Where should I start?

So… here are my 15 recommended places to start celebrating the liturgical year with your little ones. 

  1. Advent- This is the season leading up to Christmas, and it is a beautiful place to start celebrating! I actually have an Advent/Christmas planner available for Catholic moms that can help you plan your season while limiting stress. As all of my materials are, it is written in a way for all Catholics to understand, no matter where they are on their journey. I especially love traditions like Advent wreaths, tree lightings, and Jesse trees.
  2. St. Nicholas day shoes- This happens on December 6! It is a super fun way to celebrate the feast of St. Nicholas. I have a lot of information on how to get started in my Advent planner mentioned above.
  3. St. Lucy Day Celebration- Again, this is during Advent, and one of our family’s favorites!
  4. Celebrate Christmas… Christ at the Center- It’s so easy in today’s world to get caught up in the Santa Clause machine, but really putting Christ at the center of Christmas is a great way to live liturgically. Again, Advent/Christmas planner lol.
  5. Saint Valentine’s Day- Did you know Valentine’s day is a Saint feast day? Well it sure is!
  6. Saint Patrick’s Day– Same deal with Saint Patrick! Make it about the Saint, not the leprechaun.
  7. St. Joseph’s Altar– This one is a little more obscure than the other Catholic traditions I have mentioned, but it’s a really fun and good one!
  8. Truly Observe Lent– Observing Lent before Easter is so important to living the liturgical year at home!
  9. Celebrate Easter– Christ at the Center- Just like Christmas, be sure to make Easter about the lamb and not the bunny!
  10. May Altar or honoring mary in May– This is a really great tradition and a great way to honor our heavenly mother Mary. You can find resources for celebrating May with Catholic kids here.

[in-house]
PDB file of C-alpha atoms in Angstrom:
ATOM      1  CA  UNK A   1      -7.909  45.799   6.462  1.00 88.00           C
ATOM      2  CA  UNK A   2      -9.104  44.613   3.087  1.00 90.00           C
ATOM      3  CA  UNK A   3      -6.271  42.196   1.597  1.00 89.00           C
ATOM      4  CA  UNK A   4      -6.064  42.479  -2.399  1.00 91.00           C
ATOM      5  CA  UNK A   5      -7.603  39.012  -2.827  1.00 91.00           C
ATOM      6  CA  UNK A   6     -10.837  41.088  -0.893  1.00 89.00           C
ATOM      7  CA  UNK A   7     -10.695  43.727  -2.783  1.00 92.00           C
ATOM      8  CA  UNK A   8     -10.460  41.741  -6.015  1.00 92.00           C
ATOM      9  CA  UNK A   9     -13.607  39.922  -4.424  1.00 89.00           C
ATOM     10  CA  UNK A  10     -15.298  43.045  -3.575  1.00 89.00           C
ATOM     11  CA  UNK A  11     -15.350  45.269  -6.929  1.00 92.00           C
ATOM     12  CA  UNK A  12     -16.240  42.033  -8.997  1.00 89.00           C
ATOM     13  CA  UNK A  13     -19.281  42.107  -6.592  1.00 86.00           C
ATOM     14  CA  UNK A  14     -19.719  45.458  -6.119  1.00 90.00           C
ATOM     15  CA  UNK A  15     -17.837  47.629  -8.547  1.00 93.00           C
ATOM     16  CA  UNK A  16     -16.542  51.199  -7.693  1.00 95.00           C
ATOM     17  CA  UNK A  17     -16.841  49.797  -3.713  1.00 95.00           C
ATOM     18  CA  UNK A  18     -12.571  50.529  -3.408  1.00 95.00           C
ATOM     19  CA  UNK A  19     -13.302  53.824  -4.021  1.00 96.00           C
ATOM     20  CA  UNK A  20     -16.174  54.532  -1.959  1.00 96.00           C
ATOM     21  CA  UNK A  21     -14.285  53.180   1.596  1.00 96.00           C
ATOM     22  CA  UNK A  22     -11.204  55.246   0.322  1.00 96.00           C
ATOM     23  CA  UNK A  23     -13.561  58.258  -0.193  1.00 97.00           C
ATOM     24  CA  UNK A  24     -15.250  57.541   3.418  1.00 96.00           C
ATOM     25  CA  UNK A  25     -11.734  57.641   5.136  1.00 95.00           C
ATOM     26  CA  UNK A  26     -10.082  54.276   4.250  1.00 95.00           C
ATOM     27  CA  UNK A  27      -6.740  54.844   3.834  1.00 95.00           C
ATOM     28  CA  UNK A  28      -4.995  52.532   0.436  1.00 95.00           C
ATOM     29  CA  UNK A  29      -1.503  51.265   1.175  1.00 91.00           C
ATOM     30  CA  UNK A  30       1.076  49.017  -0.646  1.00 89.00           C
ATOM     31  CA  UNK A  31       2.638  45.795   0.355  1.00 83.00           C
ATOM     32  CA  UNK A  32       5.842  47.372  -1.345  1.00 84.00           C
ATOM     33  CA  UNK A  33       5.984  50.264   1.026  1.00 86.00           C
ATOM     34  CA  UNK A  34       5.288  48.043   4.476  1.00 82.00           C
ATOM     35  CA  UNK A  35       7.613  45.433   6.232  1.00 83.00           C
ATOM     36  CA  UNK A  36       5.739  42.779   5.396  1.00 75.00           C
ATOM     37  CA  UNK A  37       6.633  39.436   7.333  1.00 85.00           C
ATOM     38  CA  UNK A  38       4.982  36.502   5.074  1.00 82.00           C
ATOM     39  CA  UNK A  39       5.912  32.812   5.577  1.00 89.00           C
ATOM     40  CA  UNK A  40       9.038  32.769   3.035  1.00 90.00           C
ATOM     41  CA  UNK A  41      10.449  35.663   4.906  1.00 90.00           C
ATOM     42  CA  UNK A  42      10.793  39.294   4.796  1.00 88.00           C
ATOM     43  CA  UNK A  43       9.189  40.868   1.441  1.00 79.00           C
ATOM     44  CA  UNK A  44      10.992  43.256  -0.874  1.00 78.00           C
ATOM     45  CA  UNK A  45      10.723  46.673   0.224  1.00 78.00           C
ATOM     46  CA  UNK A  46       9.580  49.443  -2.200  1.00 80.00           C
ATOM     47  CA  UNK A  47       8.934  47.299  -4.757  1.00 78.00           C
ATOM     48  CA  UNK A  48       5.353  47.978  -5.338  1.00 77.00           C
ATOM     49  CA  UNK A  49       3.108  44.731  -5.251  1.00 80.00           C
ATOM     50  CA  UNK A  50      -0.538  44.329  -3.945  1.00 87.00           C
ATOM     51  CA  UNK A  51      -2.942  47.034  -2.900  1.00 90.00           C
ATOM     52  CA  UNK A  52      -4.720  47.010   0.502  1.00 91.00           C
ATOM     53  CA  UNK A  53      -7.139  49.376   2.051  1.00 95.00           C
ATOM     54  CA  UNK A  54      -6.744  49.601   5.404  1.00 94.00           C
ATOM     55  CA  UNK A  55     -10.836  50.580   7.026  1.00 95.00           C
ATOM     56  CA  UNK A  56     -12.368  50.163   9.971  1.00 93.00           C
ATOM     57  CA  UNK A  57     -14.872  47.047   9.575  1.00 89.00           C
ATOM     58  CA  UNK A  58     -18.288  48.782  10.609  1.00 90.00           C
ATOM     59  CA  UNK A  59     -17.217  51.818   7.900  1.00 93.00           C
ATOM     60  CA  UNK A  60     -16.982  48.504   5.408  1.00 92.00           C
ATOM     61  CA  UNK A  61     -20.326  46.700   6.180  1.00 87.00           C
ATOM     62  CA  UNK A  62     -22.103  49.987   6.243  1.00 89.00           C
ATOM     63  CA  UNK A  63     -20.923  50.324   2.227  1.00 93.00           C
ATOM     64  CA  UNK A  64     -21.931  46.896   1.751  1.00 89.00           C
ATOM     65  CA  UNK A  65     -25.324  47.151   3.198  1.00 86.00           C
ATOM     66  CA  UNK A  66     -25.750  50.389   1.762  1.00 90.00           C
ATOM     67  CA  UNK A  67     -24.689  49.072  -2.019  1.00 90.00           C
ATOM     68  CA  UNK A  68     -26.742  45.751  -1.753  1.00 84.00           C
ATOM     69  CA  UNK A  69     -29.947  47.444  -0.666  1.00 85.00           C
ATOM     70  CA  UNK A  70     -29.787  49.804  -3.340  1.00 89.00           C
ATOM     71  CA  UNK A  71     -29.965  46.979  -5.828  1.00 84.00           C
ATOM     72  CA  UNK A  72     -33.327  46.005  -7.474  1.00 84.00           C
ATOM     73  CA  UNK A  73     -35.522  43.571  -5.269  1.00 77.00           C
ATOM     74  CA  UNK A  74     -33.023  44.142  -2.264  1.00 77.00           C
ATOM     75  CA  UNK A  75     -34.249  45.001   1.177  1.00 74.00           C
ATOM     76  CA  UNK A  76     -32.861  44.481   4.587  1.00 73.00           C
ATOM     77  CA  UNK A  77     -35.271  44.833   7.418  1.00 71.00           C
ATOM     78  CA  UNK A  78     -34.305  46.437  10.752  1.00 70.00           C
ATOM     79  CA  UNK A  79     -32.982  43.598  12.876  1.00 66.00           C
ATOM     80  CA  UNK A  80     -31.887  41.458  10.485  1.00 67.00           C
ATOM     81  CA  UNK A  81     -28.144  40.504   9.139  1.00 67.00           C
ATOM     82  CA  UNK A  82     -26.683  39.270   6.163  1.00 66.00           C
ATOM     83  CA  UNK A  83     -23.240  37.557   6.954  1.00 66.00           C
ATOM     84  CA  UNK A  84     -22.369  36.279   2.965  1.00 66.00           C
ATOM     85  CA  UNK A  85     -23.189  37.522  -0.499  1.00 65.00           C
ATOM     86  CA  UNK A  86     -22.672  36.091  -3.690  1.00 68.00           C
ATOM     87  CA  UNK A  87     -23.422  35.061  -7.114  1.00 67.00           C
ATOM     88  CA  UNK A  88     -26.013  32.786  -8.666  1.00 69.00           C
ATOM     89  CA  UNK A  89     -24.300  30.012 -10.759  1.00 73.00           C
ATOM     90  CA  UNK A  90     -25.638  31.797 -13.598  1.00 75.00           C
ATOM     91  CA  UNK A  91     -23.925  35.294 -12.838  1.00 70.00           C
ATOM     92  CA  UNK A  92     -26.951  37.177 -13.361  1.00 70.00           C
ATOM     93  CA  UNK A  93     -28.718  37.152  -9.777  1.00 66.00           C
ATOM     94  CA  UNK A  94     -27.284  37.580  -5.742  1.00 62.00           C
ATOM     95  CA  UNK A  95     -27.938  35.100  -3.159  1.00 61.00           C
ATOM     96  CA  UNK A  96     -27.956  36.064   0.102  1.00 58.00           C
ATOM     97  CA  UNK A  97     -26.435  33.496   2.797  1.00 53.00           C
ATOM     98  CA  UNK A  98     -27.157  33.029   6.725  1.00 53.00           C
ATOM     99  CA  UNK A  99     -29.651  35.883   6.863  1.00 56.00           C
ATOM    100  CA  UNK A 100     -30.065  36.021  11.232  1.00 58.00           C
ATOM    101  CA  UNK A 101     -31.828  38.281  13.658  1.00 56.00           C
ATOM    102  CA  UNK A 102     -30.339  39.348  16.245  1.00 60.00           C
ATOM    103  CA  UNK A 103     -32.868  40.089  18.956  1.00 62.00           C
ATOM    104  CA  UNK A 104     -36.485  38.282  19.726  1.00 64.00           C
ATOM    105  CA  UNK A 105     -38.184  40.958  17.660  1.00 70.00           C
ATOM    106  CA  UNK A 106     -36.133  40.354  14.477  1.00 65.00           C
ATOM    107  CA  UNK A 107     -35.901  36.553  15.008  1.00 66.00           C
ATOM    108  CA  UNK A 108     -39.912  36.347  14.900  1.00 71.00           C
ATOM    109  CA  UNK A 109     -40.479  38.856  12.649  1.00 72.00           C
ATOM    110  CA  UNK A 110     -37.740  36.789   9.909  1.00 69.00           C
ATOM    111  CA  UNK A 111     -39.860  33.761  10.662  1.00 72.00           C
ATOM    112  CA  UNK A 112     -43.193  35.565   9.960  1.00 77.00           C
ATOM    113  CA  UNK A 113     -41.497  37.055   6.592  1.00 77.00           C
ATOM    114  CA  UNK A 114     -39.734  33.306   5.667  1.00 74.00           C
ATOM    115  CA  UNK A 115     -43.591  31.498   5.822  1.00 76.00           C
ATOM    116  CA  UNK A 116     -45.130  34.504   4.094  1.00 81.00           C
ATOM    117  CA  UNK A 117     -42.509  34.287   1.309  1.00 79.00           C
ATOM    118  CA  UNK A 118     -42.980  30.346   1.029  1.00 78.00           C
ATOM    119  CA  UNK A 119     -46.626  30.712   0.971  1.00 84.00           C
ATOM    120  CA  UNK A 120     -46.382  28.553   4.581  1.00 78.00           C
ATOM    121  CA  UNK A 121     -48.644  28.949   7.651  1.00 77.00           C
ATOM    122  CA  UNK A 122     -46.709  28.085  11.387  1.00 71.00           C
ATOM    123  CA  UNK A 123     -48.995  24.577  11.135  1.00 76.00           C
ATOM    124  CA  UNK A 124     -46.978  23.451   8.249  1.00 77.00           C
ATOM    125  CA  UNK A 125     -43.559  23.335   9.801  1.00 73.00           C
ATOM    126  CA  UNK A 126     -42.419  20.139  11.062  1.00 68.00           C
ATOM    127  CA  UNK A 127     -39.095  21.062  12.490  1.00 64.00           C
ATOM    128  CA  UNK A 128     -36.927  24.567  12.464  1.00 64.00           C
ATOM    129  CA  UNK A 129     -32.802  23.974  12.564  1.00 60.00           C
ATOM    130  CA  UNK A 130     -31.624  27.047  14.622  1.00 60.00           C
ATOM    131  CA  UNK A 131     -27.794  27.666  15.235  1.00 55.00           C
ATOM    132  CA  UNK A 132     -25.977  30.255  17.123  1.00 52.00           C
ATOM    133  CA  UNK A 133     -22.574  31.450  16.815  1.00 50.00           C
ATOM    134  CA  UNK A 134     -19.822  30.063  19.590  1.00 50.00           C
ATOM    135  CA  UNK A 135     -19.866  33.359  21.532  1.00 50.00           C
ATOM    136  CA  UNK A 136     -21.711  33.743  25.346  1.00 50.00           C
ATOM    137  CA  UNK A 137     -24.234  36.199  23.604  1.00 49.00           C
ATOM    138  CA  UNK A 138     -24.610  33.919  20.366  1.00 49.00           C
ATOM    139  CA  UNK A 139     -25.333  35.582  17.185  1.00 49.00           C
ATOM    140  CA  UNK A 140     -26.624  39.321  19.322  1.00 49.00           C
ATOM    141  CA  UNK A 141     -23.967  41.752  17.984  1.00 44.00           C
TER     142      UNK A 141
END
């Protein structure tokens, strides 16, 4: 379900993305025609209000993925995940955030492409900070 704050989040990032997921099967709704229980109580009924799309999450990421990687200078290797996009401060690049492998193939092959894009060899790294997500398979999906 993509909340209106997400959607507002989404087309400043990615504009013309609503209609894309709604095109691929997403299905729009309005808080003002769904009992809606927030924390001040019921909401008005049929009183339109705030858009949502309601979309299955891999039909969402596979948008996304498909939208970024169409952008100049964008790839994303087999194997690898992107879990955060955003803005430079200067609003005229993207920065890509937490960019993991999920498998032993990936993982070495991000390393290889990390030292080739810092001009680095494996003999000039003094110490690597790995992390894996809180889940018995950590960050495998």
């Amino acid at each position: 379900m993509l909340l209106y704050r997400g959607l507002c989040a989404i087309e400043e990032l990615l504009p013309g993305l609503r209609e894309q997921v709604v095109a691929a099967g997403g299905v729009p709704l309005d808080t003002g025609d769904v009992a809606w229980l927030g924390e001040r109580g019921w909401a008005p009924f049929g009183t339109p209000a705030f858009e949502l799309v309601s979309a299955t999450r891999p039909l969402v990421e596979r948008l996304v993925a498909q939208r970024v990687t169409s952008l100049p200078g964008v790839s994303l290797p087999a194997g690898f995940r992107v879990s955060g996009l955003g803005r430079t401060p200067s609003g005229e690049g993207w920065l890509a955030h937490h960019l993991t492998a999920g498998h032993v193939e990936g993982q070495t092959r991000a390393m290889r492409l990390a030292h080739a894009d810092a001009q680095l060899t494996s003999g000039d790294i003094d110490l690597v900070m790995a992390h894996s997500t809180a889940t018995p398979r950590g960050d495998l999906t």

11. Pentecost– Another great Catholic feast day!
  12. All Saints’ Day Party– This is a personal favorite, and we celebrate All Saints’ Day every year!
  13. Baptism Anniversaries- You can totally celebrate the anniversaries of yours and your kid’s baptisms! Pull out those baptismal certificates and mark your calendar! This can be very simple, like cupcakes after dinner, but will still mean a lot to your kids.
  14. Celebrate your Saint feast day (or one that’s “close enough”)- Growing up being named Lacy, I happily took on St. Lucy as my patron Saint. If your kids are not named after a Saint, just have them choose one. Look up the feast day of each family member’s Saint, and make it a point to celebrate!
  15. Home Altar and/or Catholic decorating – So I don’t know that decorating is the right word, but you know… have a Catholic presence in your home. Hang some crucifixes, make sure you have rosaries available, maybe some St. pictures, etc.

You can also check out 5 easy places to work the liturgical year into your life over at Real Life at Home.

This is just 1 post of many in my series of Passing On The Faith To Your Catholic Kids. Check out the others!